Since my formal biology education consisted of a single high school course, my understanding of biology is somewhat sketchy. So, like most Christians examining evolution, understanding the evidence can sometimes be a difficult slog, particularly when the direction the evidence is pointing seems counter intuitive.
Take, for example, genetic mutations. Aren’t beneficial mutations too rare to account for the development of life through natural selection? Wouldn’t harmful mutations, at a minimum, counteract the good mutations? These are (the semi-rhetorical) questions that are asked frequently, particularly by those who wish to discredit the theory of evolution. And really, I don’t think I could have provided a succinct answer to these questions (or even pointed out that the questions themselves betray a misunderstanding of how natural selection and genetic mutations interact).
Maybe I can now. I recently encountered, almost simultaneously, 2 independent and simple explanations for the ability of helpful mutations to influence adaptation. For me, simple explanations are better. And since even simple doesn’t always seem to work, two simple explanations are twice as good.
The first explanation comes from Daryl Domning in his book Original Selfishness: Original Sin and Evil in the Light of Evolution. In his section on “Objections to the Darwinian View of Nature”, Domning addresses the question of the rarity of “favorable” mutations.
When a mutation is first exposed to selection, it may be selectively neutral (hence not eliminated), and only become favorable when circumstances change. Therefore the “window” of time within which an ultimately favorable mutation has to occur before it is needed may actually be quite generous. (page 37)In other words, these favorable mutations do not need to strike while the iron is hot. They can “wait” for a long, long time before affecting the course of evolution.
The second explanation comes from Stephen Matheson in his post Mutations, Selection, and Bacteria. Matheson first points out that the ratio of harmful to helpful mutations has been grossly overestimated. Secondly, although harmful mutations may be bad for an individual organism, they are not necessarily bad for a population. But the key point (for me anyways) was his comparison of two definitions for the process of adaptation. The first (inaccurate) definition is as follows:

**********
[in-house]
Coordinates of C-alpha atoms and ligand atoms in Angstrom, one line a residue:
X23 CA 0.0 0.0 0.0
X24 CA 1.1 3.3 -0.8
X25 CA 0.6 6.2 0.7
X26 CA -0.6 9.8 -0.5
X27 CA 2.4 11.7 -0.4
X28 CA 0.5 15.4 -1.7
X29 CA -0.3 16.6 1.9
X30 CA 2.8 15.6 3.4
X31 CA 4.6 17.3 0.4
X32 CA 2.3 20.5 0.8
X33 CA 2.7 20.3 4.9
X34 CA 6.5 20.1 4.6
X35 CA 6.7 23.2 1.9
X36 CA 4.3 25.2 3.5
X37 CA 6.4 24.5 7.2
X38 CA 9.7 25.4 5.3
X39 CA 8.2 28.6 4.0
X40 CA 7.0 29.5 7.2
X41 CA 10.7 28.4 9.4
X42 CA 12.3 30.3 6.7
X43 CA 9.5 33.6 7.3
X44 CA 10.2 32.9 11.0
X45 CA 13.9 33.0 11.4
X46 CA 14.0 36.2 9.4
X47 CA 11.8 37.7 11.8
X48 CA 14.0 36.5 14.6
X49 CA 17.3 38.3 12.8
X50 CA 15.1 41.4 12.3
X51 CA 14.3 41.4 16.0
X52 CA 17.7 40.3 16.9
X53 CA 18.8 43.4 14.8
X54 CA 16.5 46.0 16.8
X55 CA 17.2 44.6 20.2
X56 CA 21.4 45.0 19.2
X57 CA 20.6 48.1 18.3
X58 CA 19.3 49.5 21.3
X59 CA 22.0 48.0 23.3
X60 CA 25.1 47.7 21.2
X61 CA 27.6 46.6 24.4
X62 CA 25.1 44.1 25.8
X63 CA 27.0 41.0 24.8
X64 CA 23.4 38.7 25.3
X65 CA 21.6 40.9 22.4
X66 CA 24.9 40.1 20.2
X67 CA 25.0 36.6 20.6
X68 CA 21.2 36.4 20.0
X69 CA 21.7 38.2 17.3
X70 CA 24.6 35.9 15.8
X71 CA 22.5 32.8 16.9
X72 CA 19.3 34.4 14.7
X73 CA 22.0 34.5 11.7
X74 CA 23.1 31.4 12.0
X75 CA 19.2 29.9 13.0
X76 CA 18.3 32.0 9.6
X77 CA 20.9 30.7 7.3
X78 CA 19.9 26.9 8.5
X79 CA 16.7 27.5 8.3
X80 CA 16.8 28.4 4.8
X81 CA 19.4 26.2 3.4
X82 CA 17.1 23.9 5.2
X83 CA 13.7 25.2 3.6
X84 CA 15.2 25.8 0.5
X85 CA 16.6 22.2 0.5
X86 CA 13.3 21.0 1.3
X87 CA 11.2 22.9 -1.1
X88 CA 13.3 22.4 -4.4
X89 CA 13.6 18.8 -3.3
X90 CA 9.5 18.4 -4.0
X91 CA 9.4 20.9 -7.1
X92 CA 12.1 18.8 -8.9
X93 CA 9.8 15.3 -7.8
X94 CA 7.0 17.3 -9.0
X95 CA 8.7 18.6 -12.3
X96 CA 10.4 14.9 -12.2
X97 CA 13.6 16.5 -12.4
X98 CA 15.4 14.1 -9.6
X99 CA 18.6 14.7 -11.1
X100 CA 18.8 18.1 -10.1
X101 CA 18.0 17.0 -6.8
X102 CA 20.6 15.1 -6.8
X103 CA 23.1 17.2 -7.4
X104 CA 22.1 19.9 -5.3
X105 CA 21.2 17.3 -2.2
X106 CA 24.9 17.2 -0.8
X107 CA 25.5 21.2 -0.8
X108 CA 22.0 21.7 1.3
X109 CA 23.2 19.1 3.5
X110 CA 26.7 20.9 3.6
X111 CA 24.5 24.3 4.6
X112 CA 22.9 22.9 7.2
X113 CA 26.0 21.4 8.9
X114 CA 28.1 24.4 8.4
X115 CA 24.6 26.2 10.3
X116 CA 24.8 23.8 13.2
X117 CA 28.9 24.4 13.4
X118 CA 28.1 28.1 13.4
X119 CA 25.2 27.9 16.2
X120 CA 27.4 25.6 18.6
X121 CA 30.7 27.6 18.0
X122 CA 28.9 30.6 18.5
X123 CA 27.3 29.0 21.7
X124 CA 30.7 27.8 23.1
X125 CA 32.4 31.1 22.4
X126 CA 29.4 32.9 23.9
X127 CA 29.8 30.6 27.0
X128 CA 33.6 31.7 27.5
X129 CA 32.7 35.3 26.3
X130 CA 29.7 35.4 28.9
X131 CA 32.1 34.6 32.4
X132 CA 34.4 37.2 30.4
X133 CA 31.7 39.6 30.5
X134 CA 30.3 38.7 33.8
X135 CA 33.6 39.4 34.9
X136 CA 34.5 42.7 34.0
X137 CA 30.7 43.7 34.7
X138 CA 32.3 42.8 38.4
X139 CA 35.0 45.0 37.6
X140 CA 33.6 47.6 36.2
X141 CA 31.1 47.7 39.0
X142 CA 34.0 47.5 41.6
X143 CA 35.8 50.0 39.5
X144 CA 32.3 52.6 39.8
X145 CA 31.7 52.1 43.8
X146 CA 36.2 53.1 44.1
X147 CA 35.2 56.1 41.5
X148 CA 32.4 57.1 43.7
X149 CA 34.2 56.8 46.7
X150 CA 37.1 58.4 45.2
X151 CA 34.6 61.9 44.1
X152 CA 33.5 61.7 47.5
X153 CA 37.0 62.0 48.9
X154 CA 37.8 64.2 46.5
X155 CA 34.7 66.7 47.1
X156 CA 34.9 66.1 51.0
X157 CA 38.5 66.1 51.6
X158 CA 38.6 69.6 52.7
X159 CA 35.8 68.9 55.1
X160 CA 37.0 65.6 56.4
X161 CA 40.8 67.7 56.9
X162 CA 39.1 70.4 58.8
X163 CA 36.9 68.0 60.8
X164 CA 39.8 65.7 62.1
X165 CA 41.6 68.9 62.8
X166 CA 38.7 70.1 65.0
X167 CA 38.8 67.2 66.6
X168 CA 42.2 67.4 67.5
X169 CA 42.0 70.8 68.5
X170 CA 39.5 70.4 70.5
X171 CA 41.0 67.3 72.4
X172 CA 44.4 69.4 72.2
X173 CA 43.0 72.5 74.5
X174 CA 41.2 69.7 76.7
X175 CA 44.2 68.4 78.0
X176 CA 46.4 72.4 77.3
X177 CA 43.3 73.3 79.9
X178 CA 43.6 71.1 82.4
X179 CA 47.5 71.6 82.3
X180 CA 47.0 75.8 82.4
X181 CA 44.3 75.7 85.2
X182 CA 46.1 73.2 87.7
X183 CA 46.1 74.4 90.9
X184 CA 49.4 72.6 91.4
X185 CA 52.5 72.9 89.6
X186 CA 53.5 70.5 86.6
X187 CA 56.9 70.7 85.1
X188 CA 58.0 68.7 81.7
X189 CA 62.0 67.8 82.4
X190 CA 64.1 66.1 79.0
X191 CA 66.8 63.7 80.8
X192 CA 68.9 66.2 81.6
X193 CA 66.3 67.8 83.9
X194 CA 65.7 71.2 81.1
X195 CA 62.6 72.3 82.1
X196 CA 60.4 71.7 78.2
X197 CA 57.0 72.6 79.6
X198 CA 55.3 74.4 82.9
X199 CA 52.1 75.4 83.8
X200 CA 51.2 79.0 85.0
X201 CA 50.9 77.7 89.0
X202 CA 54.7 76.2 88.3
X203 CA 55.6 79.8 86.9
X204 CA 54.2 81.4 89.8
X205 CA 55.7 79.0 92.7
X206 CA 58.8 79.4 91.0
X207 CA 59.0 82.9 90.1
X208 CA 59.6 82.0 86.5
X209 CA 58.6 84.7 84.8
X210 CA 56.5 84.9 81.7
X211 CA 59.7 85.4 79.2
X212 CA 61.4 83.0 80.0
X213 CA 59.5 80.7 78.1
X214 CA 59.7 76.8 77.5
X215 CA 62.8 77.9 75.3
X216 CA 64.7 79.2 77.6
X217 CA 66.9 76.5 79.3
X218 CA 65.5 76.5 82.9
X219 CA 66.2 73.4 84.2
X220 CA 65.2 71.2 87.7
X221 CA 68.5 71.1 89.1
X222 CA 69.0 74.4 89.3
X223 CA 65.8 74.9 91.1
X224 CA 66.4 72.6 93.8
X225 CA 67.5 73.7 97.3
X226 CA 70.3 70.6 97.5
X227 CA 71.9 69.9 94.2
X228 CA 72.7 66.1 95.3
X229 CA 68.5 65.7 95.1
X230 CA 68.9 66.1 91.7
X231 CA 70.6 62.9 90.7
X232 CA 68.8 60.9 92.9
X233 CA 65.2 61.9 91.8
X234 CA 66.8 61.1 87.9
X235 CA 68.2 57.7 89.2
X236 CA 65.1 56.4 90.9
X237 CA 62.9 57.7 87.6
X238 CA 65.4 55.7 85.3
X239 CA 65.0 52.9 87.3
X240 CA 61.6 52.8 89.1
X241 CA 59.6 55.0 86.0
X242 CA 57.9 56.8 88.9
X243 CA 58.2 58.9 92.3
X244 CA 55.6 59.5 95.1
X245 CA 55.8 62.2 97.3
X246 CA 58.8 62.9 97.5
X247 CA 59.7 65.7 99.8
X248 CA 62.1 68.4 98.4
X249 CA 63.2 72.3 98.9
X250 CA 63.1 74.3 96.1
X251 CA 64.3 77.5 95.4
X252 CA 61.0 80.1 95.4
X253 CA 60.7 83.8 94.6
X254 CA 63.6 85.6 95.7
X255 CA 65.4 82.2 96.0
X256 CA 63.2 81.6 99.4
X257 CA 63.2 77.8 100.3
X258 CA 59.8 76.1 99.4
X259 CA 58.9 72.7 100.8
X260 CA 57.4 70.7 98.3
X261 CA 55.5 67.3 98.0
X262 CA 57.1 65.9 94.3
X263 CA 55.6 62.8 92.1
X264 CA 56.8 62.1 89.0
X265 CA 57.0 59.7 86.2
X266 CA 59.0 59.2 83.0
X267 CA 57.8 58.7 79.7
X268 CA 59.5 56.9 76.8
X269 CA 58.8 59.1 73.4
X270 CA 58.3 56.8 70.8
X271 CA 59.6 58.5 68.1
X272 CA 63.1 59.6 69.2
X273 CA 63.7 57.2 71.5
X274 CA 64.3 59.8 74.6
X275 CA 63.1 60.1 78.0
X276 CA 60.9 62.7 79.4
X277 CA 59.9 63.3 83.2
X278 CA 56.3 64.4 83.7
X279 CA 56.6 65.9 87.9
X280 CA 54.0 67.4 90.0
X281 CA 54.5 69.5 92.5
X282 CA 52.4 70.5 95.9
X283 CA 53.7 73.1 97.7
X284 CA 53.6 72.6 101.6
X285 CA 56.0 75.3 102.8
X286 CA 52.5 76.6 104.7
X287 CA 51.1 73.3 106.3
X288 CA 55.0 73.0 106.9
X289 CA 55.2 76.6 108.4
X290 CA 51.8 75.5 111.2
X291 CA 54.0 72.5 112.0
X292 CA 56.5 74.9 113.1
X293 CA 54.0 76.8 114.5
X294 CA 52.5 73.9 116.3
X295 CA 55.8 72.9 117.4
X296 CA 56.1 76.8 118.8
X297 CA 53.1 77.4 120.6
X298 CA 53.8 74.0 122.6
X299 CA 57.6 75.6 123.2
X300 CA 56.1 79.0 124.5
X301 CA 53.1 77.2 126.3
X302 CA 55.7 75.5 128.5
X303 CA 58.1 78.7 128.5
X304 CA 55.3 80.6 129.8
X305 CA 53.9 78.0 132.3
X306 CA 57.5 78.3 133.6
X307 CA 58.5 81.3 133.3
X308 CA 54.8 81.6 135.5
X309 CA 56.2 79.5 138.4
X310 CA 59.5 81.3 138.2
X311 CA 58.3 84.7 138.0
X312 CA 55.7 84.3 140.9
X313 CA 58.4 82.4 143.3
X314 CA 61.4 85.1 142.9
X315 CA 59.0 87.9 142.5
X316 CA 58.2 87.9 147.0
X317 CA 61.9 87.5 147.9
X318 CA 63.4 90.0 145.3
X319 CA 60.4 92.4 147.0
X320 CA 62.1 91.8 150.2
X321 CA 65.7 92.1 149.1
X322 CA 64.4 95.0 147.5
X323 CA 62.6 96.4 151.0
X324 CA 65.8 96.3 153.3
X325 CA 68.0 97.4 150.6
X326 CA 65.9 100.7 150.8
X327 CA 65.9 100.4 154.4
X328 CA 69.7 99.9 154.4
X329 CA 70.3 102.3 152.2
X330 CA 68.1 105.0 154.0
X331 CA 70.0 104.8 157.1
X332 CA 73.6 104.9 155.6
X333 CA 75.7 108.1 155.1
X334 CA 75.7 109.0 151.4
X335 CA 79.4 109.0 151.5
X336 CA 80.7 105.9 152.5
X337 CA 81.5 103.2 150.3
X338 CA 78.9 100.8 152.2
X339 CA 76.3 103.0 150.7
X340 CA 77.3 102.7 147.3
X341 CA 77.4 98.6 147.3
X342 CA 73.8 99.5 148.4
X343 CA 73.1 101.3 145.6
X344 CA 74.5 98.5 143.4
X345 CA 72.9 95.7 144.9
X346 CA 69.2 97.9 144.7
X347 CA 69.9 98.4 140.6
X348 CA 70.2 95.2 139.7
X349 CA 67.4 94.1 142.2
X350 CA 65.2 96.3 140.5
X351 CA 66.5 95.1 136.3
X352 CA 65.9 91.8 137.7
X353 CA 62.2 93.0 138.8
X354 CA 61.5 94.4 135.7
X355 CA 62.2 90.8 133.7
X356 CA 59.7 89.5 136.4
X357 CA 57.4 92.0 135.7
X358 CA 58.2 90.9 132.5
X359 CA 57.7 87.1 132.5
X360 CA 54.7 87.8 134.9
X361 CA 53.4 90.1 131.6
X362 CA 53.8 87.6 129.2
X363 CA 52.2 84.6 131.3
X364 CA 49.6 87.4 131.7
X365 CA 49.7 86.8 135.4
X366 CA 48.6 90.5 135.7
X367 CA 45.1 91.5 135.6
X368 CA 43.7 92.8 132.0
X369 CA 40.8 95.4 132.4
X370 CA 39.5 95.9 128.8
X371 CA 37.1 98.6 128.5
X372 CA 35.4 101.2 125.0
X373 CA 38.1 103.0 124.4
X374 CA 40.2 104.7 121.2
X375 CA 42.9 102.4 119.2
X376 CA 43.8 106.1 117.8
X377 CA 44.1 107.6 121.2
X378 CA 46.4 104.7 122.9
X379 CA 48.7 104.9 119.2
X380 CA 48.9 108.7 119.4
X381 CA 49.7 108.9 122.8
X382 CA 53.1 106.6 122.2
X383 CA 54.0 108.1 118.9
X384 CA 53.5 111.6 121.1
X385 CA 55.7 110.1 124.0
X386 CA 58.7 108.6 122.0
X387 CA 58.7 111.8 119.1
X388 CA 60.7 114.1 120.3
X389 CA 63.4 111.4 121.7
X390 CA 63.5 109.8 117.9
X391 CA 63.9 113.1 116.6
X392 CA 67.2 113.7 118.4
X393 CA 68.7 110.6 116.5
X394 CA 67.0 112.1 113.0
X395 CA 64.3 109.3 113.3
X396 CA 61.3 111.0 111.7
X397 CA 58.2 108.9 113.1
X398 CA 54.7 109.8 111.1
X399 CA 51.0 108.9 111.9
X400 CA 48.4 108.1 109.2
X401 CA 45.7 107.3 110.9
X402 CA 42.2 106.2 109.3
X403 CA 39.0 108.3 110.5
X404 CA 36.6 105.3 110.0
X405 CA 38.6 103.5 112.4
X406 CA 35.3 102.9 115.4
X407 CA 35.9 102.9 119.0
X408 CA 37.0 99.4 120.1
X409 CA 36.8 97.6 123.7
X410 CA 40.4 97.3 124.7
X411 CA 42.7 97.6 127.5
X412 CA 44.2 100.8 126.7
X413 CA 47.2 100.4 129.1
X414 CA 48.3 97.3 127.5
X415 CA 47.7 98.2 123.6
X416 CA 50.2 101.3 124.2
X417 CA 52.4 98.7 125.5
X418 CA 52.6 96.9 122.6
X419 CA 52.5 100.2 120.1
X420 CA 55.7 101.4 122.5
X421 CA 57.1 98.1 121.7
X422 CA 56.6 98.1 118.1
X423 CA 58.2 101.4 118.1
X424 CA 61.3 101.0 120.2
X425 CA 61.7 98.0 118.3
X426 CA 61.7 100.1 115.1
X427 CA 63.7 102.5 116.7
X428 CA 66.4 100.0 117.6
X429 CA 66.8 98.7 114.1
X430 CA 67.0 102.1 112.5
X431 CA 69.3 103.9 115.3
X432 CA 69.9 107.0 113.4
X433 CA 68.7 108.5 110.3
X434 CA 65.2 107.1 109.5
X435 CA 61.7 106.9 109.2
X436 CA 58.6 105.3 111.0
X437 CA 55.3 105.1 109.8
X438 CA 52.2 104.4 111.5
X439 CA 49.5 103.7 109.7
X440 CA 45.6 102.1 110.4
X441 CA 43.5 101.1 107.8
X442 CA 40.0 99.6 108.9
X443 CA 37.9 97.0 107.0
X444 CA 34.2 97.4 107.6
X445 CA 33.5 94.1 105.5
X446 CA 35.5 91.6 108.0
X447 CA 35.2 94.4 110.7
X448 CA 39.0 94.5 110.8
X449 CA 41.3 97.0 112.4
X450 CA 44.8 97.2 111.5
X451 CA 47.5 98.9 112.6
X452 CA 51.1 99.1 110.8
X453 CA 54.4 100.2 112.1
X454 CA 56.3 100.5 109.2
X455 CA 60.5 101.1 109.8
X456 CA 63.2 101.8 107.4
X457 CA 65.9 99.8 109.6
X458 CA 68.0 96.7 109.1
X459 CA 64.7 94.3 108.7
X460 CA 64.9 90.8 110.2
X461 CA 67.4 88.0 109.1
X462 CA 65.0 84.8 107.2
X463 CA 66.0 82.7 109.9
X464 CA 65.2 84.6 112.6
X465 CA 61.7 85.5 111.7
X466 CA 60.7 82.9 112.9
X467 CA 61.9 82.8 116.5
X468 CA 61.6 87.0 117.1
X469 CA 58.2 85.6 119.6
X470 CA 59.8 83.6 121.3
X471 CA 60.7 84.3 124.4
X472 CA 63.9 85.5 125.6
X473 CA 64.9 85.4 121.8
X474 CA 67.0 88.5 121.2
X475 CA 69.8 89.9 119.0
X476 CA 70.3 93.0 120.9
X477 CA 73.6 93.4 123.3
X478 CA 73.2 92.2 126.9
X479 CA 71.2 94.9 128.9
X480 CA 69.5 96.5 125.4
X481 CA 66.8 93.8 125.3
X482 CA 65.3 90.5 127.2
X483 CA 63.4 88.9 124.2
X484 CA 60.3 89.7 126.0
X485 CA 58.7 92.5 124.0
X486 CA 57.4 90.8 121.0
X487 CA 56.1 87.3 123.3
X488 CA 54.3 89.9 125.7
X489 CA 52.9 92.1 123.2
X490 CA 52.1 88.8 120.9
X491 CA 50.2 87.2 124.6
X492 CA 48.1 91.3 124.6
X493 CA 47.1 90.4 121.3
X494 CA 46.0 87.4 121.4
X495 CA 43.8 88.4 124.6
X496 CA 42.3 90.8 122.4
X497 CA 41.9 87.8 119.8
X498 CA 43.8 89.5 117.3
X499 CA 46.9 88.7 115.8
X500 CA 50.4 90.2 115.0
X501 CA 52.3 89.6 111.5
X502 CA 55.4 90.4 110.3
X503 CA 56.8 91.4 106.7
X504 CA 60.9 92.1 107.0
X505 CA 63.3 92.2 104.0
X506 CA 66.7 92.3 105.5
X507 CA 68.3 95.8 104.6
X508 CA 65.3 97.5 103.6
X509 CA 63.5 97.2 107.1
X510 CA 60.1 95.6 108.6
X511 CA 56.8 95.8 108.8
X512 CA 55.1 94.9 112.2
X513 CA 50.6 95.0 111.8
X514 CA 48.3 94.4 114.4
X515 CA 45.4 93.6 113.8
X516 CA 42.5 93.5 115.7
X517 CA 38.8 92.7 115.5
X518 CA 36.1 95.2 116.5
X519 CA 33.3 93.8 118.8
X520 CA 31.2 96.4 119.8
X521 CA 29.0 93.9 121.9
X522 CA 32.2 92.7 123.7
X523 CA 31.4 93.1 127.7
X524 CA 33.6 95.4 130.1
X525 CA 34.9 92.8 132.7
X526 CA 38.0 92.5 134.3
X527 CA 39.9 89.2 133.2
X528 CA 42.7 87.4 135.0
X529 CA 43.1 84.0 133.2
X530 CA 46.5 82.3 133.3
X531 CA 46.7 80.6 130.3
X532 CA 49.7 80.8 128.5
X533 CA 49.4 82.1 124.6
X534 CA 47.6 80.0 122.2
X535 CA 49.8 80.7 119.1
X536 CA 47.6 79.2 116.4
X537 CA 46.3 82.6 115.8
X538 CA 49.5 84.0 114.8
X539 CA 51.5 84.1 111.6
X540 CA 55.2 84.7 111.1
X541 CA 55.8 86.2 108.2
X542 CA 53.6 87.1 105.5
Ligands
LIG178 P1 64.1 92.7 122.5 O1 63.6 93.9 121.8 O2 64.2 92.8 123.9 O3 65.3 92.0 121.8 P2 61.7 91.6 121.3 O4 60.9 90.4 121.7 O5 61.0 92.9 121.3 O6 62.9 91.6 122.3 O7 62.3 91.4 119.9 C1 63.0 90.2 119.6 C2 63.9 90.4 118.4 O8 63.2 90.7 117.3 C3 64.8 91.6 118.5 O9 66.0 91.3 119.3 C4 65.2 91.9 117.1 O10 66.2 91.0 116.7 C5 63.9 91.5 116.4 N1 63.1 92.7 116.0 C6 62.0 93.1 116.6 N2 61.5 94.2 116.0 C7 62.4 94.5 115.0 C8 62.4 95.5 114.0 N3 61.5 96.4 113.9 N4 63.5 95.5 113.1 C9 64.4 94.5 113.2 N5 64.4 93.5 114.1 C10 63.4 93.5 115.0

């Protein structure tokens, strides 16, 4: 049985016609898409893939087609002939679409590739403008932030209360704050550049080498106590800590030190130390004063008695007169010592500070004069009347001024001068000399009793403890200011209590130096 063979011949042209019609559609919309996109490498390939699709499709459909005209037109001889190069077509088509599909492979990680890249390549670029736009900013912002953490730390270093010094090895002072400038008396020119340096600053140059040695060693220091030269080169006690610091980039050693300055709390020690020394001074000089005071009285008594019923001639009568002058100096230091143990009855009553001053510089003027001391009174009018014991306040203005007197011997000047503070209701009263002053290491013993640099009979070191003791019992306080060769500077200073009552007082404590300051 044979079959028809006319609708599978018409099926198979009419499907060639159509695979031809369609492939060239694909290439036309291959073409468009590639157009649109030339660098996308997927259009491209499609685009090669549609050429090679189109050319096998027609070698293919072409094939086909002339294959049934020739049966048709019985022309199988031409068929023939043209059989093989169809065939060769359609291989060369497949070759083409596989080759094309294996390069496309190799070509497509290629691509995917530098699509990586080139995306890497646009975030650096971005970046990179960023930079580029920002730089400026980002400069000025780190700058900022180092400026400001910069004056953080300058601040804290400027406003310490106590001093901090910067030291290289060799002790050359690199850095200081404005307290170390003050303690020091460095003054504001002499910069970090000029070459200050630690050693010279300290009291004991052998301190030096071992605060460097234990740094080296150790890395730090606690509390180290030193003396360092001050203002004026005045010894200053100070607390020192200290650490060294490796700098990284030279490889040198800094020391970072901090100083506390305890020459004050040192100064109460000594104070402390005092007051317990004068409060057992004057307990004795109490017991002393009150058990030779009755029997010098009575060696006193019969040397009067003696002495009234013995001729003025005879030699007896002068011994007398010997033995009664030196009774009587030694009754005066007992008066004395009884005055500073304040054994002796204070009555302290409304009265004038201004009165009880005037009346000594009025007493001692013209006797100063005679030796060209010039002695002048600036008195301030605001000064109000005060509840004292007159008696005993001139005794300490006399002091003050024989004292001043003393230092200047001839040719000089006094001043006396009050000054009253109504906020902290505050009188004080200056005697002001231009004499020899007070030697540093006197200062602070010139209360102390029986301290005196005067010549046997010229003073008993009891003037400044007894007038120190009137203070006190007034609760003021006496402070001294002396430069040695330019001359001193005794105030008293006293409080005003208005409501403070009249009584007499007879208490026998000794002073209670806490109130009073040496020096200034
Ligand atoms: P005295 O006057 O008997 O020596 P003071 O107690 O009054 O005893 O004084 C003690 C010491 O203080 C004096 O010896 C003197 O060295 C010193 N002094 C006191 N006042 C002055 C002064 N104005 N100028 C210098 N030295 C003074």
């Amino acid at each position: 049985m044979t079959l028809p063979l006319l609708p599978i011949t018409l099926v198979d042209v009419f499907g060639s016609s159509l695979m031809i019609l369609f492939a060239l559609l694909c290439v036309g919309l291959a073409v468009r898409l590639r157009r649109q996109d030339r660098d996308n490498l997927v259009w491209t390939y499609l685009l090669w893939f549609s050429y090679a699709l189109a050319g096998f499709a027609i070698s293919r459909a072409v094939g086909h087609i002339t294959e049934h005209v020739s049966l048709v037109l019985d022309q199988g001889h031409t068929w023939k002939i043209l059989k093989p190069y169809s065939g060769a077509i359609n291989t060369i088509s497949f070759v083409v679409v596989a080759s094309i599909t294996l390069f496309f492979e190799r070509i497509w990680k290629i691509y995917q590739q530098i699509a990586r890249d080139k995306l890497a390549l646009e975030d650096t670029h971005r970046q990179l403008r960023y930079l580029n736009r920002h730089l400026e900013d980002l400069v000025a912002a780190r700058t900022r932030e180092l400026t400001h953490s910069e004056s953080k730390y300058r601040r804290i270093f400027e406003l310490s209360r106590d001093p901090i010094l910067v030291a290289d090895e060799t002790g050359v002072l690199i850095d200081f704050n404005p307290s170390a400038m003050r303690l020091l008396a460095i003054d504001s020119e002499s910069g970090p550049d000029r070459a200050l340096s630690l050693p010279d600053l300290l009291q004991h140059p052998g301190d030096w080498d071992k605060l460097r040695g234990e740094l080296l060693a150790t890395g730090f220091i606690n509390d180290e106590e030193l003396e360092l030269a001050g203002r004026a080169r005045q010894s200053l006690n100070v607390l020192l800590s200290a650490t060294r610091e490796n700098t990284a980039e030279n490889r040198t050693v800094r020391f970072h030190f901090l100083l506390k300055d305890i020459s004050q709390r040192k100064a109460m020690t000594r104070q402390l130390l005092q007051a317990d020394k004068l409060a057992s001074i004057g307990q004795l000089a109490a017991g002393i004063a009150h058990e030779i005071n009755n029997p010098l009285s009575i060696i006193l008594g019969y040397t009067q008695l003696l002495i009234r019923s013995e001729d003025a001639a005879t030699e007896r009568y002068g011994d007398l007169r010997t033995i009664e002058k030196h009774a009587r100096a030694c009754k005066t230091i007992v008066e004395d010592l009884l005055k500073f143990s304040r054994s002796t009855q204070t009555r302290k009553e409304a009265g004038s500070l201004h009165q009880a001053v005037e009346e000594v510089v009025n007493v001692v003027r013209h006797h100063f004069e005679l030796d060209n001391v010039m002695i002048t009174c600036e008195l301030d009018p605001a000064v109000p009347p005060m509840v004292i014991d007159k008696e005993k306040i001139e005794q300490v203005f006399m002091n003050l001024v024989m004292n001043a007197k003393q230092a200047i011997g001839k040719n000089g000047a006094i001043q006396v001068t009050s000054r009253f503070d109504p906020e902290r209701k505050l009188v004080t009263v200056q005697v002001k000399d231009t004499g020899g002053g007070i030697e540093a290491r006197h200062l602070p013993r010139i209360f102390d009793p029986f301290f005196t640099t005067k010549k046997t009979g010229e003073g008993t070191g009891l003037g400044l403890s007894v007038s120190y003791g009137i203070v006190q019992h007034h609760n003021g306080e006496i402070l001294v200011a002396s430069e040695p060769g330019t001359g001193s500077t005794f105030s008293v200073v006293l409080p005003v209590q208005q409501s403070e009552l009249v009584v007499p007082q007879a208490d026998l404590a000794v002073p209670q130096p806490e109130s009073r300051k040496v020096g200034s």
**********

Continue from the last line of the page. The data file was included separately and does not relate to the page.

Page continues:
Adaptive evolution occurs when natural selection favors certain mutations which are beneficial as opposed to harmful. When new challenges arise, new adaptations arise as new beneficial mutations are generated and selection favors these mutations.The implication here is that new mutations occur “just in time” like parts in an efficient Japanese auto factory. But, as Domning points out above, that is just not necessary. (And anyways, whoever said evolution was efficient?). As Matheson states, referring to the recent book Edge of Evolution by ID proponent Michael Behe:
[The] whole silly book is based on calculations that assume that new mutations must be generated, simultaneously, after the introduction of the new challenge.Mutating is not a strategy used by populations to address challenges. The occurrence of mutations is independent from a population’s environment. This is the random part of evolution. However, as the environment changes, so too the potential “usefulness” of the variation caused by a random mutation. Only then can one know whether a mutation was “useful” or not.
The second (much more accurate) definition for the process of adaptation is as follows:
Adaptive evolution occurs when natural selection favors previously-existing genetic combinations that are more fit than others. When new challenges arise, new adaptations arise as selection favors individuals whose genetic endowments are best suited to the new challenges.Natural selection does not act on mutations themselves, but on the variation caused by mutations.
Ok. If I was on a stage debating hucksters like Hovind, Safarti, or Ham, I’d probably badly mangle the argument and lose the debate. (Um, could I have a 30-minute time-out while I research that question please?) But at least I feel like I understand how the process of adaptation works, and why the arguments of anti-evolutionists are so badly flawed.